PAUL R. DUNN: America Can Achieve Health Reform That Transcends Politics
America deserves a vibrant health-care debate predicated on hard facts and not rumors and lies. It needs a civil discourse devoid of lobbyists' influence. America has not had such a debate.
Unfortunately for Moore County residents, neither Rep. Howard Coble nor our U.S. senators have held public meetings here. Instead, one sees rowdy televised town hall meetings devoid of civility, hardly the way to address a critical national issue.
We all come with unique lifetime stories: insurance claims denied, horrific experiences in hospital or ambulance, lifesaving events, caring nurses, wise physicians, inept surgeons, a terribly wrong diagnosis, wonder drugs that cure and some that maim or kill. Our system is vast, complex, miraculous yet sometimes deadly, fair and unfair, in all terribly human.
An undeniable fact: Americans would live longer and healthier lives if they had insurance and care systems more like the best ones found overseas.
My prescription might be written this way: America, to be competitive, needs more cost-effective, universal health care. We deserve to be a far healthier nation. Surely we've the imagination and wisdom to achieve that goal. To create a viable new system via congressional mandate, when one party is basically against health-care reform, is barely possible and hardly ideal, yet it is better than continuing with no health care for millions of uninsured citizens.
As a businessman, whose largest spending decisions were always predicated on prior research, I'd prefer to see a comprehensive prototype system developed that is tested with a statistically reliable number of citizens enrolled before any national plan rolls out. Testing will delay the start of any new plan, but it could pinpoint potential flaws in any system before it's adopted. This is not a radical concept. Small pilot government programs have been conducted for years related to Medicare reimbursement rather than quality of care.
Citizens scientifically selected to represent all demographic groups could be voluntarily entered into a test system. Those in such a test would be carefully studied to determine the pluses and minuses of any new system. How did enrollees like it? What worked and what didn't? Would it be affordable if expanded to cover all Americans? And most important, did it provide good or excellent health care?
To preclude the GOP saying "no" to health-care reform as a knee-jerk reaction, I'd recommend that any testing include two programs, a Democratic plan and a Republican plan. Let the nation see the results of two distinctly different approaches. When results are objectively analyzed by pre-approved independent observers, let Congress then vote on the plan that promises the best results.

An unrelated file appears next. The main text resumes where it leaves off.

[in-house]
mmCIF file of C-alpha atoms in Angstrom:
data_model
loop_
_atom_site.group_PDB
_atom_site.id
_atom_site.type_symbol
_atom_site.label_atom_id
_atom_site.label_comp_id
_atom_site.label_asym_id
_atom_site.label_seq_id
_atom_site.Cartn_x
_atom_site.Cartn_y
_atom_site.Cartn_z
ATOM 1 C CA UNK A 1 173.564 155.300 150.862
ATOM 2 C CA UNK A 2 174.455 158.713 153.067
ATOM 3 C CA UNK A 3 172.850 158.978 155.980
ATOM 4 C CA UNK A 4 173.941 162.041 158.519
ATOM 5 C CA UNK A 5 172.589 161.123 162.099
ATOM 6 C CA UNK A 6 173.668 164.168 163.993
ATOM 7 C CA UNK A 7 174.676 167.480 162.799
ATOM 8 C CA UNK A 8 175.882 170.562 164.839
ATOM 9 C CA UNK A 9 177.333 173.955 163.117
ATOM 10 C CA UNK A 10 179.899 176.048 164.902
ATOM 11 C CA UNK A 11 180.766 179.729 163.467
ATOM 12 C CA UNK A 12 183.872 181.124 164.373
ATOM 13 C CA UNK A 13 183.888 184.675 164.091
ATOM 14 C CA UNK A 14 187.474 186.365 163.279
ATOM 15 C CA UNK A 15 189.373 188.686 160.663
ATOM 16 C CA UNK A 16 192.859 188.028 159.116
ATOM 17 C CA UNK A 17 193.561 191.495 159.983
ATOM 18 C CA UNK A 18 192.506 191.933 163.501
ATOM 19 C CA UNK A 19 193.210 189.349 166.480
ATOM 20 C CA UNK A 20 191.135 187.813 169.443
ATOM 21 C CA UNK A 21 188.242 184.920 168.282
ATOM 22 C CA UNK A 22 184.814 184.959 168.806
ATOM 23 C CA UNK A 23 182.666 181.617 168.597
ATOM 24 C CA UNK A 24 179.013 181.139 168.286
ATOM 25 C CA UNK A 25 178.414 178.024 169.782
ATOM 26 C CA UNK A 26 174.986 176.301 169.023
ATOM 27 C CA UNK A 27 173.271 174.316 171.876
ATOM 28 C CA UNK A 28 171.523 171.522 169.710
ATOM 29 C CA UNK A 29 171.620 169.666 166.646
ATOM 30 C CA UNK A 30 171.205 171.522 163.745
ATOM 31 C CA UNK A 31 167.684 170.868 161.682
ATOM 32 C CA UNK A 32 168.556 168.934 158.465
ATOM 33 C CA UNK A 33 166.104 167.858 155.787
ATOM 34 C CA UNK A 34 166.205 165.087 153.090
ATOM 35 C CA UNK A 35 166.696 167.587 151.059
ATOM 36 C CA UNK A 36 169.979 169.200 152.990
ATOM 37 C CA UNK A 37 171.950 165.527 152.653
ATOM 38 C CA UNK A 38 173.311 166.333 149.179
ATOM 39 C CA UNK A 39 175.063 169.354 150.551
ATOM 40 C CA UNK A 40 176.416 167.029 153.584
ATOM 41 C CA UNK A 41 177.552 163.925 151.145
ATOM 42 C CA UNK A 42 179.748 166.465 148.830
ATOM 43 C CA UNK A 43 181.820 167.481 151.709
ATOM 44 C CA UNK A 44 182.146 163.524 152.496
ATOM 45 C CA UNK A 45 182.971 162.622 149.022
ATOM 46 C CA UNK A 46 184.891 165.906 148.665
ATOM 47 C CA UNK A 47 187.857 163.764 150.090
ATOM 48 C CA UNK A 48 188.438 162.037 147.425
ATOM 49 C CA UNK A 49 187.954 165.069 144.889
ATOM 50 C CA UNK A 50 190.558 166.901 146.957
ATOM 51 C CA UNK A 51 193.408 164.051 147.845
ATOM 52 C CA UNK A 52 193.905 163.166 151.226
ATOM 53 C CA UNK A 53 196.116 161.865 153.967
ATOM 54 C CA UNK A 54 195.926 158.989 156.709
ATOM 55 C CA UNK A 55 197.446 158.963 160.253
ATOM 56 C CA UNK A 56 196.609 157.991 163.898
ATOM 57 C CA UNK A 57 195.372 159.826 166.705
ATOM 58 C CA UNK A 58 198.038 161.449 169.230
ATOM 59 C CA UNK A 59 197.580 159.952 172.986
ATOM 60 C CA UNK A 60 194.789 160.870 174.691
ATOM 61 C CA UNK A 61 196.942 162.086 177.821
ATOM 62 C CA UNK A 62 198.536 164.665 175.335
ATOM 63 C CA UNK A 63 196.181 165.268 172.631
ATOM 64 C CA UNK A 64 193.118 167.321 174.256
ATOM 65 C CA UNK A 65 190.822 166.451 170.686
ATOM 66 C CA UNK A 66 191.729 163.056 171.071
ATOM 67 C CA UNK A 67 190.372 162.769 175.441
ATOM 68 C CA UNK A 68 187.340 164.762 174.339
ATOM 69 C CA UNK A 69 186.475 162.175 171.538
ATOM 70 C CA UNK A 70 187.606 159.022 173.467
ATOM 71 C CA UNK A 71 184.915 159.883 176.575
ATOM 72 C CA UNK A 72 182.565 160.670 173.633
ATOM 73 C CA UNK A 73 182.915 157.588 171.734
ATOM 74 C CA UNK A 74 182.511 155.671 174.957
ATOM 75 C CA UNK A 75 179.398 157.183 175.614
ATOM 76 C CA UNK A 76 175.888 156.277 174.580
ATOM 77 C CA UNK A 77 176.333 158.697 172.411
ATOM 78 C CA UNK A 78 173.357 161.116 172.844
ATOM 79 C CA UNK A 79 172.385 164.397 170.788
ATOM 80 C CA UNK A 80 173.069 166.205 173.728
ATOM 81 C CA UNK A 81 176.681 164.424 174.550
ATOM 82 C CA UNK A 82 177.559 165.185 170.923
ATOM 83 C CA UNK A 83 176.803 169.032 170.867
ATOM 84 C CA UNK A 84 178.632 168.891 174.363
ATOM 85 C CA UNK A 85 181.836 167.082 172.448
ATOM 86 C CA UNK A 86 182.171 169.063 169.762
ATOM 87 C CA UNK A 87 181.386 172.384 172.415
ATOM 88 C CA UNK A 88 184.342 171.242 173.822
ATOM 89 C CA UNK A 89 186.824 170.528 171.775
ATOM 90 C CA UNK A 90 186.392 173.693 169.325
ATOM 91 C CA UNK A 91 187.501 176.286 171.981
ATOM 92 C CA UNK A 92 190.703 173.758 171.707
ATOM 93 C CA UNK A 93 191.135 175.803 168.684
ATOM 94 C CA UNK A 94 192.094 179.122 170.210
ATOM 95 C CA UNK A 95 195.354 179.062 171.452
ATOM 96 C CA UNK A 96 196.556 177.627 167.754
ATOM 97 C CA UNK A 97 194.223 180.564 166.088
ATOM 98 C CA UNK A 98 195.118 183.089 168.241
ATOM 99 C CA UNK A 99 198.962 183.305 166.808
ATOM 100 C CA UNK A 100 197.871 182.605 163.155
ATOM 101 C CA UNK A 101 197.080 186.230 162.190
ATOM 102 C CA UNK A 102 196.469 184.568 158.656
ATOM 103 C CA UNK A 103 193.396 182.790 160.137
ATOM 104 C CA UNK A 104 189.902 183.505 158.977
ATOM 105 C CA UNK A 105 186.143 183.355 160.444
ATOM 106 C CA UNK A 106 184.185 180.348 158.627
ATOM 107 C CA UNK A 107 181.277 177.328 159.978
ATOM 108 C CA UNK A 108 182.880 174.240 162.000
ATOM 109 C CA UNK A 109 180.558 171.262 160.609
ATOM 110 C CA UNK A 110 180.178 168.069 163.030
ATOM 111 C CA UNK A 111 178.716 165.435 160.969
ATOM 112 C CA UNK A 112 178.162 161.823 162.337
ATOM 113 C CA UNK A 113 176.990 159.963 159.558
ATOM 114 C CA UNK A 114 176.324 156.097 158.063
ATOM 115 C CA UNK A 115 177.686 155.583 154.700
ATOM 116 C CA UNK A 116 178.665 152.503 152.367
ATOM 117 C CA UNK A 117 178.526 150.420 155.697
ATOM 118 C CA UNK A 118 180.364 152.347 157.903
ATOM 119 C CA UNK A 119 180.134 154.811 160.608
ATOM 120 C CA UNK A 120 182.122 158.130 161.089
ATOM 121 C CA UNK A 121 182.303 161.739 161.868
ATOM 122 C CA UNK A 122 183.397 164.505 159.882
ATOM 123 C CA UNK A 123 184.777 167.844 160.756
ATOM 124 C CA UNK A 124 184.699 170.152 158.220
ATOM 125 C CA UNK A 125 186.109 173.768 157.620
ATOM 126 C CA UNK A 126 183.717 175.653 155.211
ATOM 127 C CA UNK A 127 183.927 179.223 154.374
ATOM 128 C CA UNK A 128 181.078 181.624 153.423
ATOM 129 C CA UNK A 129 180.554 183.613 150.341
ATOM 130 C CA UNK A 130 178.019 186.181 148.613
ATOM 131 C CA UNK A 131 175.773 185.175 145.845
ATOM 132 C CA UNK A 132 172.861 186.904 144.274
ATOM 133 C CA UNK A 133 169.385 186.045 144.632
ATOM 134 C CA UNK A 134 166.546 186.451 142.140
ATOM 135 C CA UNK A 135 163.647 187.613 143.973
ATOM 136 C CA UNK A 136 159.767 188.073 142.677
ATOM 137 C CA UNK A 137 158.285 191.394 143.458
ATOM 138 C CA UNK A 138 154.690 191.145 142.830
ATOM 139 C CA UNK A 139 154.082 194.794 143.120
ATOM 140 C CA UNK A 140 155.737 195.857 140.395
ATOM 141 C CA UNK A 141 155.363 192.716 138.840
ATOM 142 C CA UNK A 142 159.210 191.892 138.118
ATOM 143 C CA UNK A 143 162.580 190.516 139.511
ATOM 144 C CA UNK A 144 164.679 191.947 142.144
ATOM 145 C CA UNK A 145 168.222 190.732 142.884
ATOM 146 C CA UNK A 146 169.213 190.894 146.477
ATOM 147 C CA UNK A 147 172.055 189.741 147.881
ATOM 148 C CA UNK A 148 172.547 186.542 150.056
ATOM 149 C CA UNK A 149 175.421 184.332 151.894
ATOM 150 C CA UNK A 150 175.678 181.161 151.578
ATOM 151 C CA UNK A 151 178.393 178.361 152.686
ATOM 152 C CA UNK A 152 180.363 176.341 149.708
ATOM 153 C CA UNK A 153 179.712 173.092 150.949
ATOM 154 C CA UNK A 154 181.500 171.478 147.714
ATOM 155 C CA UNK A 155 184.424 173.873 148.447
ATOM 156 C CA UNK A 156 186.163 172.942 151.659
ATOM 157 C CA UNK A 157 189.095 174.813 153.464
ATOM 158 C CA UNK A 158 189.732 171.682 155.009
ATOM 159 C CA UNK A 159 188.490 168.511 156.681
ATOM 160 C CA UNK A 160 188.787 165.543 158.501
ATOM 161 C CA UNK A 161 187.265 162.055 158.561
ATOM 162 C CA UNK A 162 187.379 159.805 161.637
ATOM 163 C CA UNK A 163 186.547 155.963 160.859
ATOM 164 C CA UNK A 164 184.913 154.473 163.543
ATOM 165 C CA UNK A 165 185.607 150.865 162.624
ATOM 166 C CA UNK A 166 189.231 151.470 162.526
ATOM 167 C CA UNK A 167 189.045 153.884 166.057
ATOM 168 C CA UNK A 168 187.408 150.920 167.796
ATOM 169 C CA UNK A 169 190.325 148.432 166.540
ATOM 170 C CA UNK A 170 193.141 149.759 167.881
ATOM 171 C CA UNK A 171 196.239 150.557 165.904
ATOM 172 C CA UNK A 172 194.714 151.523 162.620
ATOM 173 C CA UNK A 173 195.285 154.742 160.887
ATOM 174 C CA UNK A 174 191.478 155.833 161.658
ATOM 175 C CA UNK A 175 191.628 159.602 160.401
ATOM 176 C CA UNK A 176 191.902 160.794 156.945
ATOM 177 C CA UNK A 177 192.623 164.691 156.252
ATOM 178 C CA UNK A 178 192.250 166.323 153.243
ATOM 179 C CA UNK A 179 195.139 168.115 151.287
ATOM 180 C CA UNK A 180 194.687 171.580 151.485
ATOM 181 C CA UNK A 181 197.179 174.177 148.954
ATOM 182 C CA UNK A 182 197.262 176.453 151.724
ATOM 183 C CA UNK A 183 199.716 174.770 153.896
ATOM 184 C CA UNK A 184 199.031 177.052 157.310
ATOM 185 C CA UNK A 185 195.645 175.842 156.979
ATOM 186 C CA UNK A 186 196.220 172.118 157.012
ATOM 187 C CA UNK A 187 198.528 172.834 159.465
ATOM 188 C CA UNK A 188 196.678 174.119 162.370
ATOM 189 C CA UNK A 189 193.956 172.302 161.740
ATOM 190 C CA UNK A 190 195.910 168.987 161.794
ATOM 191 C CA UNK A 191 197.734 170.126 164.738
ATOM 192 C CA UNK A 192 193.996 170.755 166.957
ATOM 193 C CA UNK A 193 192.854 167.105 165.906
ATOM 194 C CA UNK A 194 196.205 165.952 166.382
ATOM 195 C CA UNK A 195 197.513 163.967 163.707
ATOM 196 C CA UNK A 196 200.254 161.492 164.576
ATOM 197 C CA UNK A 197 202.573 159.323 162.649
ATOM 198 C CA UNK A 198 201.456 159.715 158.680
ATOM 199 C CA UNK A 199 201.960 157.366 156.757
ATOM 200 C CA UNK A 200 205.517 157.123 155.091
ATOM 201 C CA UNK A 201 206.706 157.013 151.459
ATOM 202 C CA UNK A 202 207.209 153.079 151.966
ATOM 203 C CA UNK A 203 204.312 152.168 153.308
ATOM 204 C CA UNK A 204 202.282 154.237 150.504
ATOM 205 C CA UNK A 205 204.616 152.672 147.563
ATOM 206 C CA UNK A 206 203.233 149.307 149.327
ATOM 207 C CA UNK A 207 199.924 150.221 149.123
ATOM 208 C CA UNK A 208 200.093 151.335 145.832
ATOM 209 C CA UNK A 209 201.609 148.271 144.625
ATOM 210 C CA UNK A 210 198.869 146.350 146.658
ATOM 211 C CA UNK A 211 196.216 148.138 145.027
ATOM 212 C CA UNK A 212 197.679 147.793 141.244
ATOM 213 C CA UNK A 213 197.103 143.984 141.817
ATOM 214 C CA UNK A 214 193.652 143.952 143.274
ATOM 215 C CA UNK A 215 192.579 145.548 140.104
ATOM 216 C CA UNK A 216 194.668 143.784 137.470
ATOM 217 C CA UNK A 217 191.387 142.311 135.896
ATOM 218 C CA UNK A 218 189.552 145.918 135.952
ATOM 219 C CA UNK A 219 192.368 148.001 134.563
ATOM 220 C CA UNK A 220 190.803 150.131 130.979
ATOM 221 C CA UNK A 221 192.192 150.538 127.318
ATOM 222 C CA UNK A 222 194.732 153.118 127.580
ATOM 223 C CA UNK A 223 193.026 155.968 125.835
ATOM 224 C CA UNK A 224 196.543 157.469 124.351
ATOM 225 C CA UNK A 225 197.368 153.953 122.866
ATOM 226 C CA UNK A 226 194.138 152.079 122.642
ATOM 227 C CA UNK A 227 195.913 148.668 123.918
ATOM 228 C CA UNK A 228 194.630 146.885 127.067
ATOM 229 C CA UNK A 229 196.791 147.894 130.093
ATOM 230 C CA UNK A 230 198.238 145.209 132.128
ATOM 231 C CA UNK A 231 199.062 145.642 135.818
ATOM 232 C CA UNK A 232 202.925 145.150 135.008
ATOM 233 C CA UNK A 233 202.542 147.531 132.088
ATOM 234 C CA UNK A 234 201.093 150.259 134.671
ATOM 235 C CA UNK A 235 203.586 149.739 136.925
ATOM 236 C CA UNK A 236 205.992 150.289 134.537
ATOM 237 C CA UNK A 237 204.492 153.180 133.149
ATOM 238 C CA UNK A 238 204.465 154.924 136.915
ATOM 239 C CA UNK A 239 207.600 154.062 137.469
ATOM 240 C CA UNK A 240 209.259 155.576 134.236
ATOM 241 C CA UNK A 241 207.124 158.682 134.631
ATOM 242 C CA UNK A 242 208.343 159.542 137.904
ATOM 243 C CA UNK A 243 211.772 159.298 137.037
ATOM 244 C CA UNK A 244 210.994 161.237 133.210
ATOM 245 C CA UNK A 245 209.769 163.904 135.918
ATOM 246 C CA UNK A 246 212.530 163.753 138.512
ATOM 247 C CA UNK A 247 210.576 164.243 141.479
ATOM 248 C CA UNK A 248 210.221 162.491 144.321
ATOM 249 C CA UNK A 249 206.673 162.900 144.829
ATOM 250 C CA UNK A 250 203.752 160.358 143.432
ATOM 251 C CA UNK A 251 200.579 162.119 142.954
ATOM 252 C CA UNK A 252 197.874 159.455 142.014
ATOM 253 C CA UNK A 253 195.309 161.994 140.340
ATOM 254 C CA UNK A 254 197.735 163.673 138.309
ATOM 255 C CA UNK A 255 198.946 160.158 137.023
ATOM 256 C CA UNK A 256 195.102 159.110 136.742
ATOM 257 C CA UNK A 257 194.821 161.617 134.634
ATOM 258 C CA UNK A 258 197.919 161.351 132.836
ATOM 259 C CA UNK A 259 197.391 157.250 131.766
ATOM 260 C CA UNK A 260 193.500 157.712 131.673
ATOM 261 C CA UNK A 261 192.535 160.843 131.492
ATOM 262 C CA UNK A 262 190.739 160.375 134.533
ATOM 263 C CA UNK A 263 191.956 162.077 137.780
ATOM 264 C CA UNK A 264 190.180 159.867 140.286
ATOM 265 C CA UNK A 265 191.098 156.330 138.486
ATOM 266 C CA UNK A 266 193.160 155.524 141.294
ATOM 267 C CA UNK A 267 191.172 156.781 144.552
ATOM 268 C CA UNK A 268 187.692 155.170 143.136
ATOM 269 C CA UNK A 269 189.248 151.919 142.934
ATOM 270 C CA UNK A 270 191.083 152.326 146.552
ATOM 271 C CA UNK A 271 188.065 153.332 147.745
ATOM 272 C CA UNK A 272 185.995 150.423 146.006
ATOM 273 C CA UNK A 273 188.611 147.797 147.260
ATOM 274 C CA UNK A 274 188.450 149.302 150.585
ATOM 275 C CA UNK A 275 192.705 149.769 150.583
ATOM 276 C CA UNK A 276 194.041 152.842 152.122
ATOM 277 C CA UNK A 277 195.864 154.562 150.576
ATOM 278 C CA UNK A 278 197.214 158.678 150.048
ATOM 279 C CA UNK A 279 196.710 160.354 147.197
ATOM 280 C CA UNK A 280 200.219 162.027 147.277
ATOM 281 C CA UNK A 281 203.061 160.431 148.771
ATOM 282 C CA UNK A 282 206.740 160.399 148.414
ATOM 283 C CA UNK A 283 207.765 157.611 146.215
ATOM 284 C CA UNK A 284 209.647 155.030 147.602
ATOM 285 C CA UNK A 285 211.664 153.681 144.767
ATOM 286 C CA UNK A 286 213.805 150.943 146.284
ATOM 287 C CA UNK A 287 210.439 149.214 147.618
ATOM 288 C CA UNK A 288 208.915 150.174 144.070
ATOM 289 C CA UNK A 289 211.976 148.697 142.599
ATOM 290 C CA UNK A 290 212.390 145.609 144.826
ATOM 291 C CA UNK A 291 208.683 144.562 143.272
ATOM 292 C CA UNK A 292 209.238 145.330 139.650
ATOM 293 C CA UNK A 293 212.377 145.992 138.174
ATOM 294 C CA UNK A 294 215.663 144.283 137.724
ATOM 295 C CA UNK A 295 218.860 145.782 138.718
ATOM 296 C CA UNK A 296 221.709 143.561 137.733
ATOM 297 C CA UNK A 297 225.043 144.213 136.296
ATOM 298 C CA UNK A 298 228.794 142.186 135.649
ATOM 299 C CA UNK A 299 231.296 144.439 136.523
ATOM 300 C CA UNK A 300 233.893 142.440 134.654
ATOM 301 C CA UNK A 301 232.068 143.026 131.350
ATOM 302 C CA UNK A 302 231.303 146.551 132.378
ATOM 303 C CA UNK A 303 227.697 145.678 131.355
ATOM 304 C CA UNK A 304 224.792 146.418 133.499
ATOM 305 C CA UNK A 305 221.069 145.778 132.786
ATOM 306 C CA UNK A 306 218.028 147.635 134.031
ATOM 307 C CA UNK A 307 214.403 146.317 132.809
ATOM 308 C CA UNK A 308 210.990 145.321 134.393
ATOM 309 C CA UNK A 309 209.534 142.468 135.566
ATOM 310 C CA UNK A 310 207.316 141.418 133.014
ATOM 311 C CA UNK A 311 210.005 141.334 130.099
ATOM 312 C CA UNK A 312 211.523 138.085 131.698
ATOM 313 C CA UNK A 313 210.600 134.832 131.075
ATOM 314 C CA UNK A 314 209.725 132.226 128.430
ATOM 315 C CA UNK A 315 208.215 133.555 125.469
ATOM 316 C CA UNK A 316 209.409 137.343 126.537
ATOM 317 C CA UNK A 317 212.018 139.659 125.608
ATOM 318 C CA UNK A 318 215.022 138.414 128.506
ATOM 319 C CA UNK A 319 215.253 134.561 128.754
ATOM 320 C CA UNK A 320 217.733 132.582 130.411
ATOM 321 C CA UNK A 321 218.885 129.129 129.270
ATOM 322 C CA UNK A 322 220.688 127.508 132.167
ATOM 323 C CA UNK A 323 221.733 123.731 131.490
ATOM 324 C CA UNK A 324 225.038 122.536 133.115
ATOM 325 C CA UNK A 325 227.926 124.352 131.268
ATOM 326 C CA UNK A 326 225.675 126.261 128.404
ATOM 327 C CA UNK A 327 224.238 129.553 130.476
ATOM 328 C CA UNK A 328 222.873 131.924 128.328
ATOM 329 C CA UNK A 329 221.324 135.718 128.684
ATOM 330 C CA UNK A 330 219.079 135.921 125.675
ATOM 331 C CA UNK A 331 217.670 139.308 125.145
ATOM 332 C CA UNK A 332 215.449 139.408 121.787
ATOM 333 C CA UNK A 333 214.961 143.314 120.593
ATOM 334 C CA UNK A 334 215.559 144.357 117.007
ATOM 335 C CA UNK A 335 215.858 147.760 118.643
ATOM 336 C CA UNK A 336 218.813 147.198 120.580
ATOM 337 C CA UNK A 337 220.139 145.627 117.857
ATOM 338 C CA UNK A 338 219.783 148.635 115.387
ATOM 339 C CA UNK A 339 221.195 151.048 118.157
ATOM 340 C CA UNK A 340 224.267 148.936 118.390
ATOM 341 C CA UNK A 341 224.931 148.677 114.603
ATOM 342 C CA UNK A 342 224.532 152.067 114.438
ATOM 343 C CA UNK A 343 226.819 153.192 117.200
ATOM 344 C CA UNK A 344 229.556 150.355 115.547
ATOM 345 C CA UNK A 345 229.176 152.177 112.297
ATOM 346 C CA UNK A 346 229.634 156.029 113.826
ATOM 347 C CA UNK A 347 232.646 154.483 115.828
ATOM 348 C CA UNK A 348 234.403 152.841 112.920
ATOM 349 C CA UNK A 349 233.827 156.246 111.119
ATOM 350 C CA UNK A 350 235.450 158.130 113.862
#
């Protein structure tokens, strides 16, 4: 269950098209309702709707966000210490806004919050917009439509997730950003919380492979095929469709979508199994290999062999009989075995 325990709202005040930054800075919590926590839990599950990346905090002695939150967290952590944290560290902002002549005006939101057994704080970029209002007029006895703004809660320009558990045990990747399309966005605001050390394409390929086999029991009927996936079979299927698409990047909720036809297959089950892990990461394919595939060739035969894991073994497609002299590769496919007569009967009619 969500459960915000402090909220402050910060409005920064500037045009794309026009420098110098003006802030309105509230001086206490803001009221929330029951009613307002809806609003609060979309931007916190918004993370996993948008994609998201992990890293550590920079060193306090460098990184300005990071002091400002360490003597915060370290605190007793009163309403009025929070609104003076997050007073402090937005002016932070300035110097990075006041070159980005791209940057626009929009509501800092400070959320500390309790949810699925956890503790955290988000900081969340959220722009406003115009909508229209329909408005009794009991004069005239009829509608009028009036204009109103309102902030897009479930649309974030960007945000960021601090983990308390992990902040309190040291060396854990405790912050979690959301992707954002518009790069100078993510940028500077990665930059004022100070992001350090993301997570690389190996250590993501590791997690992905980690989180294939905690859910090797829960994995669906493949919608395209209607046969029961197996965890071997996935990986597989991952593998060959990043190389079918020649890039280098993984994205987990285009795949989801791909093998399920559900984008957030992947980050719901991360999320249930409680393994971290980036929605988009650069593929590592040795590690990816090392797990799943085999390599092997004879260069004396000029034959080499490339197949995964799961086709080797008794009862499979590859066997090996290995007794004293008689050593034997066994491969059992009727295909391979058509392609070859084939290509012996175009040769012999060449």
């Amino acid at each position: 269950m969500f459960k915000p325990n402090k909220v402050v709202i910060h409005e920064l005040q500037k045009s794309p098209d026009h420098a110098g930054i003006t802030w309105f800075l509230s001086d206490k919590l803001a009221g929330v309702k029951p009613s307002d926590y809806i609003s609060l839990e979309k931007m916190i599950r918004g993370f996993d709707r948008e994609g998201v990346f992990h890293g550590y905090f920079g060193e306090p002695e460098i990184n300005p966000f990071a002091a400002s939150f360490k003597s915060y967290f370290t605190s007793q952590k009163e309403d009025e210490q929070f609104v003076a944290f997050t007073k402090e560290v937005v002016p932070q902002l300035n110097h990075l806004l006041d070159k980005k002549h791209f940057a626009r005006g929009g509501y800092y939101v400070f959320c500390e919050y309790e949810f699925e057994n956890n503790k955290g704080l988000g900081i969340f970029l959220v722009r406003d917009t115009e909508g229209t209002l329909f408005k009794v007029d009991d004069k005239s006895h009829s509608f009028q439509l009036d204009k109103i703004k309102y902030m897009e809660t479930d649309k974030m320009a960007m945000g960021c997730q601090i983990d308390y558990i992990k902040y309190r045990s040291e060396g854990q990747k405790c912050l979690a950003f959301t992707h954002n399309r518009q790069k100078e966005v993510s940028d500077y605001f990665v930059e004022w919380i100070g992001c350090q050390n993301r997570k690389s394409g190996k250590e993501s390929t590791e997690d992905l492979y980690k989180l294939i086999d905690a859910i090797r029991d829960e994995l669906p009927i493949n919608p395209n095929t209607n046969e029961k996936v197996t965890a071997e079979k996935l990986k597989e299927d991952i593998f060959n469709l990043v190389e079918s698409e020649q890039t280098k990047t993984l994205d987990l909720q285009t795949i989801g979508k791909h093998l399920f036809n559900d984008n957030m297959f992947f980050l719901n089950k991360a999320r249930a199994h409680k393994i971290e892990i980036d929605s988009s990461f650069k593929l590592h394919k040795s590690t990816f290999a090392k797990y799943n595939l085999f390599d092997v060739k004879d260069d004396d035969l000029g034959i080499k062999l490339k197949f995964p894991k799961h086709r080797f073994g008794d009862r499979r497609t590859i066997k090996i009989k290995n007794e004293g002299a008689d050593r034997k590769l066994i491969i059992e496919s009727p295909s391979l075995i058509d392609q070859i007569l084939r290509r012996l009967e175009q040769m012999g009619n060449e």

As a retiree who has Medicare, I view it as a practical alternative model for wider participation by citizens of all ages. I've yet to meet a Medicare recipient who was unhappy with the plan. But even Medicare has serious shortcomings that must be addressed. Administrators are not the actual policy makers. Unlike the Veterans Administration, which gets bids on pharmaceuticals and medical equipment, oxygen, etc., Medicare, (due to lobbyists' influences on Congress), is forced to be price-gouged to the tune of billions of dollars.
The complex system used to determine fees to doctors is actually owned by the American Medical Association. The federal government pays to use it when determining doctors' fees. This practice should be ended before millions of newly insured enter any adopted system.
A good plan might lead to the establishment of a national formulary, removing caveats that there be no price negotiation with government-subsidized programs. It should eliminate all consumer advertising of ethical pharmaceuticals (which had been the accepted practice for decades). Establish sensible tort reform, placing sane limits on malpractice cases. (That would drastically reduce doctor reimbursements.) Vigorously regulate insurance company claim practices. Spend much more energy to eliminate rampant criminal fraud.
A total of 14,000 Americans lose health insurance every day, and patients are regularly denied reimbursement for doctor-recommended procedures and medicines. To take a know-nothing, do-nothing political approach is wrong.
Let's act with deliberate care and create a system that serves the republic well.
Will true reform finally happen? Not if Coble, Burr, Hagen and others in Congress prove more beholden to special interests than to your well-being. Let them hear from you.
Paul R. Dunn lives in Pinehurst. Contact him at firstname.lastname@example.org.
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